I just made this tonight and my husband loved it. I used sherry and Himalayan Pink Salt only because I had it on hand. I was a bit heavy handed on the sherry (always am) so I couldn’t have any – I’m expecting. But I look forward to trying it in the future! And I think next time I’ll add a side of sauteed zucchini noodles. Perfect recipe!

    • Amy

    This was far above and beyond any other chx Marsala recipe I’ve ever made. I followed it to a T and it was absolutely to die for. Thanks for sharing!

    • Zoe Willet

    In answer to your musing, I remember eating chicken with marsala during my Junior Year in Firenze, plus a recipe for it was in a little Italian cook-book I picked up back then (mid-50’s).

    • Ken

    Hello David,

    I am using up all my leave, planning for the Le Cordon Bleu 5 weeks Cuisine or Pastry intensive course. Just wondering if you have any other recommendations on short courses in Paris? I have checked out the tours and classes you have already mentioned here, they tend to be day classes. Thank you so much for your time and great work, love it!

      • David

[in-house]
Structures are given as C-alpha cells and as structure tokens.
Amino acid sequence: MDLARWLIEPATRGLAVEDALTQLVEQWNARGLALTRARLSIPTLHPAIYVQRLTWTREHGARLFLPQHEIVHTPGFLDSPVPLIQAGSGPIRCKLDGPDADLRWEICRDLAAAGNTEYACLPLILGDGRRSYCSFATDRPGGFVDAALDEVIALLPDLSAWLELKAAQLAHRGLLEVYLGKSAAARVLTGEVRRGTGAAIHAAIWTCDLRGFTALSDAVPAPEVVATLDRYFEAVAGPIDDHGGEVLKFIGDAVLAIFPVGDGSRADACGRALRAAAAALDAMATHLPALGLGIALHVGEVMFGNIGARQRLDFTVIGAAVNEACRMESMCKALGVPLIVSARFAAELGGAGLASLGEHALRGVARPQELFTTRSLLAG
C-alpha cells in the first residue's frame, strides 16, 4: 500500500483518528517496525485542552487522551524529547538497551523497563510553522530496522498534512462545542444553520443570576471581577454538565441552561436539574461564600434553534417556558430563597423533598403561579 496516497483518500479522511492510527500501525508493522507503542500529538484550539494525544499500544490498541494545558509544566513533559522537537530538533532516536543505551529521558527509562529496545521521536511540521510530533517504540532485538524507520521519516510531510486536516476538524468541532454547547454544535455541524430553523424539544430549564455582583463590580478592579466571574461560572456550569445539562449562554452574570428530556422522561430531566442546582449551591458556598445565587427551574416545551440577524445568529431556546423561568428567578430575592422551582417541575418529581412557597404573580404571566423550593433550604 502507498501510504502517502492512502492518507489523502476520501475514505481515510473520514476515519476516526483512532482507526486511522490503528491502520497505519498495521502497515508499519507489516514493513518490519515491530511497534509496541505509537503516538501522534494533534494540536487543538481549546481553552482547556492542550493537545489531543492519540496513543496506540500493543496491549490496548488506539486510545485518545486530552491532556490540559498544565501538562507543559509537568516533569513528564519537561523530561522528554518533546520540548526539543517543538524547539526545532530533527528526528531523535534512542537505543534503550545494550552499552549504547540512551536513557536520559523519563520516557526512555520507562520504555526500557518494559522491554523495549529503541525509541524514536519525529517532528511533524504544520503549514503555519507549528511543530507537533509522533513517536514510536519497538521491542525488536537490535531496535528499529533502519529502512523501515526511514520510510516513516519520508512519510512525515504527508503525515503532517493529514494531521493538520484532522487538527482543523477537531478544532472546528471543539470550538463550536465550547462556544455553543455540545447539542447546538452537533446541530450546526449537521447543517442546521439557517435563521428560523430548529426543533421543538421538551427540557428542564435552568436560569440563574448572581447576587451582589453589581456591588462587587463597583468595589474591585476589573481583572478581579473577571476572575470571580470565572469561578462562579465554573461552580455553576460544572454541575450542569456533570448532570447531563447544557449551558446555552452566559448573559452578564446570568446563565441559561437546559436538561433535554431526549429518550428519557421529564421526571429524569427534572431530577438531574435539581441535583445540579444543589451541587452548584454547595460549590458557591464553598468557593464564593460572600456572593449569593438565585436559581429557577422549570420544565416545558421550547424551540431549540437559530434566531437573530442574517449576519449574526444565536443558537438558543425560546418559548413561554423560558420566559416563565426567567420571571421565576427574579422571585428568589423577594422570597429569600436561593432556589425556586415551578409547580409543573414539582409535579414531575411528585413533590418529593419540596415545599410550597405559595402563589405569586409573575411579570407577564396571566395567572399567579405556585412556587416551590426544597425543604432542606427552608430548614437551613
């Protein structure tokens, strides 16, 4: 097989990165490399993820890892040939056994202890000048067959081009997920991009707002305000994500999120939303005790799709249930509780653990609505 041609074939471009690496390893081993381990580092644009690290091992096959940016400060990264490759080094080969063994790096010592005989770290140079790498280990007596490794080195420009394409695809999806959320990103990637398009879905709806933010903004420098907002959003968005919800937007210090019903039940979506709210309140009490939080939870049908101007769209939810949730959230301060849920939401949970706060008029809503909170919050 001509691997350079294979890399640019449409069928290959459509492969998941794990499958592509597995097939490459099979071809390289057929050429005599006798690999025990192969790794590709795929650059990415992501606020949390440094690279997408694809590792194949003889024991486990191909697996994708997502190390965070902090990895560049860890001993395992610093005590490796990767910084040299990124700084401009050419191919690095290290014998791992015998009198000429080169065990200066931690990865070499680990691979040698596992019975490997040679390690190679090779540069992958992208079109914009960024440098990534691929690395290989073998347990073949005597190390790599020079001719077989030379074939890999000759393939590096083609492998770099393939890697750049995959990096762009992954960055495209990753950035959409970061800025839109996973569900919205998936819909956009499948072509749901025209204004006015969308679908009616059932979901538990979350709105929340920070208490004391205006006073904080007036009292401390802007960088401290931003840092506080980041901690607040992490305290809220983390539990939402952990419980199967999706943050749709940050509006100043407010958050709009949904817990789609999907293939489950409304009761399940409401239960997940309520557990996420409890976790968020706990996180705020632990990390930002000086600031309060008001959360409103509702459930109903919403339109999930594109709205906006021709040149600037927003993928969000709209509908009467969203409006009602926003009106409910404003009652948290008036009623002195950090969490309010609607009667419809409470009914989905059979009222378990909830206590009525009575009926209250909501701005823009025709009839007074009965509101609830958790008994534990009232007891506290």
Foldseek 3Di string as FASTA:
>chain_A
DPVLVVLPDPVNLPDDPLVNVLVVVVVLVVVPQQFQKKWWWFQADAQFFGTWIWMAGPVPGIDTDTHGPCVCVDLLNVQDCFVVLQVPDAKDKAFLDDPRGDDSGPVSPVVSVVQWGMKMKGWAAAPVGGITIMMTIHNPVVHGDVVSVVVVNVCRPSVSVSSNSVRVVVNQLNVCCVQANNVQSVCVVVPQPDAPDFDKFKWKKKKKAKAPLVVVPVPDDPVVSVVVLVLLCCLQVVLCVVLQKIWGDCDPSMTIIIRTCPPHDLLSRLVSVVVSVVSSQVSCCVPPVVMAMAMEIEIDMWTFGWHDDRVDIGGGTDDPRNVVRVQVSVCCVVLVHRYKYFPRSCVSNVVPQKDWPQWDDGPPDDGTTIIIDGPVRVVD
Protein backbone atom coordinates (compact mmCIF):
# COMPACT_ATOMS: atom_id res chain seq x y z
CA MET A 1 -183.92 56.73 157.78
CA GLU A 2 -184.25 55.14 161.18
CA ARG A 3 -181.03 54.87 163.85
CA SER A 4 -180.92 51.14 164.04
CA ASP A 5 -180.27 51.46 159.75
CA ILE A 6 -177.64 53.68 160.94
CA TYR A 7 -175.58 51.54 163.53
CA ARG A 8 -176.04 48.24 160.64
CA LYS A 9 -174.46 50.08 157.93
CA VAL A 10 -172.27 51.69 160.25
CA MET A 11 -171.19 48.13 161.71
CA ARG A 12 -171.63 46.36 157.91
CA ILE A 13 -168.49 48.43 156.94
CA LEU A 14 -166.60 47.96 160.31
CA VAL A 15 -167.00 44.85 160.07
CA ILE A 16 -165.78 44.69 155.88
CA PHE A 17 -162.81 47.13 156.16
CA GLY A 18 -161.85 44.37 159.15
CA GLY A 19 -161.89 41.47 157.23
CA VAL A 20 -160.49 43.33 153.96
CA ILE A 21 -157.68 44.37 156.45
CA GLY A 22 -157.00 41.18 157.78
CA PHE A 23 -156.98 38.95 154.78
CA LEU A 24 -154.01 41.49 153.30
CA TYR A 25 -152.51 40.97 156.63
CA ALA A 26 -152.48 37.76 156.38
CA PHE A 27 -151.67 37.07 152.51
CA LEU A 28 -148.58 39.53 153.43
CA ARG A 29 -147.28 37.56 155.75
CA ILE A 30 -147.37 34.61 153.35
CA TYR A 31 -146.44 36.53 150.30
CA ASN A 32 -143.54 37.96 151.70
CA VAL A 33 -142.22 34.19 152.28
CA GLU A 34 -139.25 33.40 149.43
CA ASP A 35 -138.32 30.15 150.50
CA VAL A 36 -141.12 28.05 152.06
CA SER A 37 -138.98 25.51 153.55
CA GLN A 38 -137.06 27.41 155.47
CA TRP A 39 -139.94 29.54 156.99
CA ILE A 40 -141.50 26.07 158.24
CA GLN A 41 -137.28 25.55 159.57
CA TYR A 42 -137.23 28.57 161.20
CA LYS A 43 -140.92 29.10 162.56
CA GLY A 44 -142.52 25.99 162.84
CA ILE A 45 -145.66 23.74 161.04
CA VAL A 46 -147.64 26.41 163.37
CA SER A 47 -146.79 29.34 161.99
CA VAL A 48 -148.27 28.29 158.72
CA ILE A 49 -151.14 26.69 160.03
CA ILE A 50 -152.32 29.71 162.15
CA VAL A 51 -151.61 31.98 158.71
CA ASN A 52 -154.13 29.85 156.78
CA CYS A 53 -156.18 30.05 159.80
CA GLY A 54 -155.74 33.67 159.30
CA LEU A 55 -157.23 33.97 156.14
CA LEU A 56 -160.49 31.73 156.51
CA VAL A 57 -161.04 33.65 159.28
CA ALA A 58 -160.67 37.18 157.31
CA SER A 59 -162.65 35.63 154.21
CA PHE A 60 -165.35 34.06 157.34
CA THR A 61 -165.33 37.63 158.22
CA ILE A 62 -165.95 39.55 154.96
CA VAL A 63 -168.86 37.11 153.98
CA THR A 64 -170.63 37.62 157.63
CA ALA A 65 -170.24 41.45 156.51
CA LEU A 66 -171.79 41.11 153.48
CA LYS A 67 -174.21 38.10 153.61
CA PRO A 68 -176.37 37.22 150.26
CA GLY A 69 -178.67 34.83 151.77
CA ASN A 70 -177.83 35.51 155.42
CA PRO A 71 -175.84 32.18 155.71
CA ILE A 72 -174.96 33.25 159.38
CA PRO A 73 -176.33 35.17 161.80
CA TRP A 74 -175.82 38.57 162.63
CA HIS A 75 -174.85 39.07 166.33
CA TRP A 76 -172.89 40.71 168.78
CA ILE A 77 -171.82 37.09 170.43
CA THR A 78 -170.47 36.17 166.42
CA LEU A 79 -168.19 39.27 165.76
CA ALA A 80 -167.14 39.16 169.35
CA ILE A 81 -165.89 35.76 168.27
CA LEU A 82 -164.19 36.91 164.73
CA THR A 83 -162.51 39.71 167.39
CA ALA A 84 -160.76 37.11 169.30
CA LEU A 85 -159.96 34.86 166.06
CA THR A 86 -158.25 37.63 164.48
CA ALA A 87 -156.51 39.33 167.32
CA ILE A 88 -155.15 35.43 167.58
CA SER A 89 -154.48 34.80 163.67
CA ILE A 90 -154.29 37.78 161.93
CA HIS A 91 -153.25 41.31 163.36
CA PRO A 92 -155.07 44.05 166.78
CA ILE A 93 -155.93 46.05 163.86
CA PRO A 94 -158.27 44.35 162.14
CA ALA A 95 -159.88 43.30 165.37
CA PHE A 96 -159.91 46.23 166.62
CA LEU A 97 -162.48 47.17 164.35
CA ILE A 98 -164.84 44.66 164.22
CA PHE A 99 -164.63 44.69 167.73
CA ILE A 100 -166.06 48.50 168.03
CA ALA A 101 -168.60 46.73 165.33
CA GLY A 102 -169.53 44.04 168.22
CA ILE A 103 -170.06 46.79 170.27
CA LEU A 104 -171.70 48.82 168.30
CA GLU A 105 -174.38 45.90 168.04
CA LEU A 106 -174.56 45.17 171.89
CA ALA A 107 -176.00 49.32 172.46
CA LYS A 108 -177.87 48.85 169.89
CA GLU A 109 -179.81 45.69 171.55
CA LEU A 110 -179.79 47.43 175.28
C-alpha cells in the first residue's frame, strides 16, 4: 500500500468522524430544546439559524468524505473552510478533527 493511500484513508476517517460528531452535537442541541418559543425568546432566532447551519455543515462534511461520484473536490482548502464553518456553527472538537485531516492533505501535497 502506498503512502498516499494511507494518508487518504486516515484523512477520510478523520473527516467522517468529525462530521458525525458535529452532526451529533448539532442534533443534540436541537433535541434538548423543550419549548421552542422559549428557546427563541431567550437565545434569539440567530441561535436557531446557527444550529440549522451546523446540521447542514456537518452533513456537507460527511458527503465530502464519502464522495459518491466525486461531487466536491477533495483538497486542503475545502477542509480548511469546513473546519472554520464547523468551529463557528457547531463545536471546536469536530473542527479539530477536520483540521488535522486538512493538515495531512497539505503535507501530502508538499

David Lebovitz

      No, I don’t know any other short-term courses in Paris. Lenôtre (where I went to school) offers pastry classes at their school in Plaisir, which is a train ride away.

    • Peter

    Great and timely suggestion. Made it last night and it’s as good a marsala as I’ve had. Think it’s all that butter, which along with eggs, have finally gotten their official reprieve. Not that it stopped us all these years!

    • Lynn Ziglar

    Yes, it is delicious….
    Funny at my Atlanta neighborhood wine/ liquor store…owner wanted to come to my house for dinner. My husband would have been very surprised. Of course I was buying a bottle Dry Sack and a very good bottle of Marsala for this dish. Publix had 2 for $11.00 Marsala and it was clear…hmmmmmm…No. So amused and thanks you for the great recipe. Love your blog..not to be missed.

    • Danita

    Perfect timing on the post as I had all of the ingredients on hand except the wine so I substituted dry sherry. I halved the recipe for two and served with yukon gold mashed potatoes. Very good. Loved that it was so quick too. Home from work at 6:15 on the table by 7.

    • Arthur in the Garden!

    Yum! My favorite!

    • Jody

    By strange synchronicity, this is my Valentine`s Menu for me and my husband…..planned several weeks ago.

    Weird timing, eh ?

    • Scott

    I made this last night as an early Valentine’s Day dinner for my man and I – it went over well! Definitely saving this recipe to make again in the future.

    • Bindy Barclay

    Love the colour jokes… emerald was the colour before Orchid…
    Have you seen

    • Lynne

    You remind me to make this again! I usually tweaked it by using with turkey cutlets, more in your face flavour-wise. Looks nice ;)

    • Rachel

    my first try at one of your recipes, it was a real winner, thank you!!!

    • William Brown